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Holographics on display at International Confex 2018 not only created wow moments, but helped attendees visualise how telepresence could be used at their own events.

Imagine welcoming John F. Kennedy to your event, or sharing a platform with Nelson Mandela. How about getting HM The Queen to preside over your conference or The Beatles to play at your gala dinner? Sound like far-fetched fantasy? Seeing the latest holographic technology in action may change your mind.

This past week in London, holographics have been used at the conference and events industry exhibition International Confex 2018 to showcase how this ground-breaking visual medium can be applied to the meetings, conferences, and events world. Though we’re used to seeing holograms in sci-fi computer games, TV shows, and blockbuster films, there has been a giant creative and technological leap forward: Holographics are ready to jump off the screen and onto the stage.

To demonstrate the breadth of use holographics could bring to an event stage, one keynote speaker presenting at the show turned his body into a skeletal 3D graphic. The show moved on to present information — usually seen in a linear graph chart — as a moving graphic that could flex up and down as the indicators on the graph grew smaller or larger. Scientific models, intricate biological processes, and technical drawings can all benefit from holographic visuals. And this will mean a greater number of people have access to graphical information presented in a way unthinkable just a few years earlier.

While it’s easy to see how overlaying holographics will enhance presentations at medical and scientific conferences, the technology has a more practical application across all events as well. One of the most important uses of holographics to the events industry comes when a speaker cancels a presentation. Paul Colston, editor of UK’s Conference News has witnessed a case when “a high-profile celebrity pulled out of a speaking engagement at the last minute and he agreed to record a hologram address instead,” he said. “It pretty much saved the event. If it hadn’t happened, a lot of people stood to lose a lot of money, so it can be an issue of cost saving too.” The technology might not be in widespread use yet, Colston said, but that’s an example of an “amazing moment where it’s come into its own.”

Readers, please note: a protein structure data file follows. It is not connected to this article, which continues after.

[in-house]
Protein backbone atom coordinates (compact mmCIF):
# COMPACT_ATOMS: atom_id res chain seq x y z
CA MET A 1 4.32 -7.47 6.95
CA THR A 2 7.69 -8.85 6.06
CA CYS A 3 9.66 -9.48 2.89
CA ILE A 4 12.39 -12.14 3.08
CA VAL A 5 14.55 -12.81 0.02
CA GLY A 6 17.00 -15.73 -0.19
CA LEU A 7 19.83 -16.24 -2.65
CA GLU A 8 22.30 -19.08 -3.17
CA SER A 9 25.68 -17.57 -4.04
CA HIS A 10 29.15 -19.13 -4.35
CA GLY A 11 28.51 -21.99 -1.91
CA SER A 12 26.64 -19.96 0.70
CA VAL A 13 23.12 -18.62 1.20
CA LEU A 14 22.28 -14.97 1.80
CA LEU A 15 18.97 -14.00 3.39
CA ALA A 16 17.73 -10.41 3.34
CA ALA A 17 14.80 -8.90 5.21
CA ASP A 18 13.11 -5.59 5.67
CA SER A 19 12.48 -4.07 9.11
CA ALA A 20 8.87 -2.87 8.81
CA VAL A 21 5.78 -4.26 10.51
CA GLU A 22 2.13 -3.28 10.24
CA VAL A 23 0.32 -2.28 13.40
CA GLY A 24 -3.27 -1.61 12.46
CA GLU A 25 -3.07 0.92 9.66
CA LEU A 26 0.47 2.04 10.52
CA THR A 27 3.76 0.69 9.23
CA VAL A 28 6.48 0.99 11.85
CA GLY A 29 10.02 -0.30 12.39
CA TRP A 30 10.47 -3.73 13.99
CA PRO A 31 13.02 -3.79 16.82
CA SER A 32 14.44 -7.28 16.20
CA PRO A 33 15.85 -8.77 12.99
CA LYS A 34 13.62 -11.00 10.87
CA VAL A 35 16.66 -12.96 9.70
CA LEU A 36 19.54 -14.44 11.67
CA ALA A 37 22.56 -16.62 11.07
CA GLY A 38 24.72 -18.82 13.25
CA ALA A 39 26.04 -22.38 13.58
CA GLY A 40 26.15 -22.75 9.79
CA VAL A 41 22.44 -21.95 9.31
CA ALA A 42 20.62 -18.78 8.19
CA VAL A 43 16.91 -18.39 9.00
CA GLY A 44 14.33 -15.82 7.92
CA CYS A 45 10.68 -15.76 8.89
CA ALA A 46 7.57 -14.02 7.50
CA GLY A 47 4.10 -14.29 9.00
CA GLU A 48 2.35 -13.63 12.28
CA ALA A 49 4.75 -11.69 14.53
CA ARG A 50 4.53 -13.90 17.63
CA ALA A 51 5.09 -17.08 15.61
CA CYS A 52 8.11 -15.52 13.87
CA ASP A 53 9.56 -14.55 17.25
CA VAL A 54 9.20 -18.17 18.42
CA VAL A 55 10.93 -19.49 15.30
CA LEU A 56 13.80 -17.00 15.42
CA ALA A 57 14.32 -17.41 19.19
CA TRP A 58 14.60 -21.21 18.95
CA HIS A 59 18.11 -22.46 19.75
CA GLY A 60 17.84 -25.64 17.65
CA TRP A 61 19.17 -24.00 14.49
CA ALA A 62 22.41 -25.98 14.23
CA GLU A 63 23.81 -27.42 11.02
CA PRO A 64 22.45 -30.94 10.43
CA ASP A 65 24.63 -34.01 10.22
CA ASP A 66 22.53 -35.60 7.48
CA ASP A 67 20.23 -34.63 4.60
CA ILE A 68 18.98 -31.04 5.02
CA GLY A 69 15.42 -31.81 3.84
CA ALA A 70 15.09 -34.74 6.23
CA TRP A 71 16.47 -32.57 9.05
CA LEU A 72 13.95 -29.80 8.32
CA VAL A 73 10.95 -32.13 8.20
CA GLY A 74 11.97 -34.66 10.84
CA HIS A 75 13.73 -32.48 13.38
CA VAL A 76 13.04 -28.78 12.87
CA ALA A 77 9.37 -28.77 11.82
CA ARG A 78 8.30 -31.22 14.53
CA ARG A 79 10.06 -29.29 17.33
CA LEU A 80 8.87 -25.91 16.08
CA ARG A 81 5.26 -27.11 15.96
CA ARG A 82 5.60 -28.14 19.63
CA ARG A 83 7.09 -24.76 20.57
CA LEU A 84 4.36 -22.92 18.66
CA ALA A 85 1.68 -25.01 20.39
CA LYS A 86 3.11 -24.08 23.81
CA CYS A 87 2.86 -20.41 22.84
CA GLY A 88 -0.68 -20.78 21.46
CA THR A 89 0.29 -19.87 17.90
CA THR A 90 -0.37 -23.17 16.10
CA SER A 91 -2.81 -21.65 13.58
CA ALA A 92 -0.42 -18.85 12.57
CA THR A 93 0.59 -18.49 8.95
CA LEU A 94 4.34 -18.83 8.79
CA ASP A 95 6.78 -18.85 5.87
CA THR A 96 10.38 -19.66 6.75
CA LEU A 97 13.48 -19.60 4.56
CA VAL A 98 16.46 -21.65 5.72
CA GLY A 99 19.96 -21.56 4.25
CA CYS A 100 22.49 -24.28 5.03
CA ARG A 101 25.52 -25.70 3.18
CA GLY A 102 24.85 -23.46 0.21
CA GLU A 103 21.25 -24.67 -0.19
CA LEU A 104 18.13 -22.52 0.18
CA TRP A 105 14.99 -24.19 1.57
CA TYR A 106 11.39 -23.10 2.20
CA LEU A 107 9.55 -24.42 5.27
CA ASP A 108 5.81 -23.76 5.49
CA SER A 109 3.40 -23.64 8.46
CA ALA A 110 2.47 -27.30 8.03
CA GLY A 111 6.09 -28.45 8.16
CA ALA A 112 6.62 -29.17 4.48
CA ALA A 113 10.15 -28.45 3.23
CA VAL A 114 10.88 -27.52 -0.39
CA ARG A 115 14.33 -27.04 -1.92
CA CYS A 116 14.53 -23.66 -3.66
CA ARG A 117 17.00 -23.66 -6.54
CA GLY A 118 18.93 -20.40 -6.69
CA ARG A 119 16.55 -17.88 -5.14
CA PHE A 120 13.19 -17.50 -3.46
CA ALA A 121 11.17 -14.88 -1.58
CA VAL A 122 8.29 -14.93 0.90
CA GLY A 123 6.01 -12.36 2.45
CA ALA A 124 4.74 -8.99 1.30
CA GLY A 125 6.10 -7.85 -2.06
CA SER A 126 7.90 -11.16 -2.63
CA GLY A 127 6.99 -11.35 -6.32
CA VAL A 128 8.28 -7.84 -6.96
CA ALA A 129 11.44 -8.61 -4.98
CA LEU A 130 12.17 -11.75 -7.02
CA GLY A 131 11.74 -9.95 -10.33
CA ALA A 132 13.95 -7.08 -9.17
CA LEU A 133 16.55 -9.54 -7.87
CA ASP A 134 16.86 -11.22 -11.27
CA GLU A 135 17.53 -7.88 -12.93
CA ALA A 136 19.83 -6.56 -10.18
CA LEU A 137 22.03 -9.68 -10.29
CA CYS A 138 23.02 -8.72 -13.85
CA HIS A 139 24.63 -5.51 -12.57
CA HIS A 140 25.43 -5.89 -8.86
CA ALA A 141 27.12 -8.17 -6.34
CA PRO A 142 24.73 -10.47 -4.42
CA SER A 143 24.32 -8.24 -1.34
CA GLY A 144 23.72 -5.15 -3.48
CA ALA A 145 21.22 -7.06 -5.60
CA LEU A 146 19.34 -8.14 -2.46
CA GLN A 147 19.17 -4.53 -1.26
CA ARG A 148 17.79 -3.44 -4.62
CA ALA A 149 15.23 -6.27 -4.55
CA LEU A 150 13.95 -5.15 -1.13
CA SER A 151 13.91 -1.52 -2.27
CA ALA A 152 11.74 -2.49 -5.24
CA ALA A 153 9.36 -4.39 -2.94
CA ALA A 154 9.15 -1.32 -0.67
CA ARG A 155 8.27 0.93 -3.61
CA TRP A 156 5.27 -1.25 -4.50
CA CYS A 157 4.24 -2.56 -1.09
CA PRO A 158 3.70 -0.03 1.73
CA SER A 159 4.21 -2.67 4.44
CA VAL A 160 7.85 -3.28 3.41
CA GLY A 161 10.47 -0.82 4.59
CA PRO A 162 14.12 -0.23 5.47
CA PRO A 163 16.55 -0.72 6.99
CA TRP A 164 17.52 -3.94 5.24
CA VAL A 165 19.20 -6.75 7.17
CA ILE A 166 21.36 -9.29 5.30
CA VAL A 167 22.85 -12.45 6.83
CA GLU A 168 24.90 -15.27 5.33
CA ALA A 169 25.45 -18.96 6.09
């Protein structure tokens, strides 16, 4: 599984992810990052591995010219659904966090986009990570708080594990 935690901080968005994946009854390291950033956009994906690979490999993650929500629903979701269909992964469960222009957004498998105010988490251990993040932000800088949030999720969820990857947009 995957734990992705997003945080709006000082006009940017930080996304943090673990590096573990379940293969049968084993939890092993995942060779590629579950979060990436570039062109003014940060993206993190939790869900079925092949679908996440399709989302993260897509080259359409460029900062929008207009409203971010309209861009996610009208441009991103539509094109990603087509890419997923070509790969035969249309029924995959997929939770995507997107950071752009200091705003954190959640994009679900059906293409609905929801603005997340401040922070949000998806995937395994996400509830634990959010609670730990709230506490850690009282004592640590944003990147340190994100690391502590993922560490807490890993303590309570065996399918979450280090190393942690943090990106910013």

Luke Clements, senior events marketing executive at Lifeplus Ltd., and International Confex attendee, said that he sees the implementation of holographics as being dependent upon the size of the event. “For me, it’s all about scale — how large can holographics go if you’re looking at an event involving thousands and thousands of people?” he said. “How flexible are the technical requirements to match up with all sorts of different sizes of events? I think this will be crucial in how the technology embeds more into the events scene and becomes more familiar to event attendees.”

Some event organisers are nonetheless sceptical that holographics will ever find a toehold in the events world. “I wonder about the personal touch,” said Nicola Baxter, an event planner at Bauer Media, who also attended International Confex. “In the flesh, speakers bring warmth, personality, and inspiration to a room. Can you get the same feelings from a hologram? I’m not sure. However, for international speakers who maybe can’t travel or if there’s a five-star celebrity speaker you really want, who can’t make it in person, it could work really well. And, of course, there are potentially tremendous cost savings that could be made and that’s always a consideration.”

For real — or not so real — this new application of technology may be about to significantly enhance the event attendee experience. Will Elvis play at your next event? With the help of telepresence, he may never have to leave the building.

For examples of use of holograms, visit musion3d.co.uk/.

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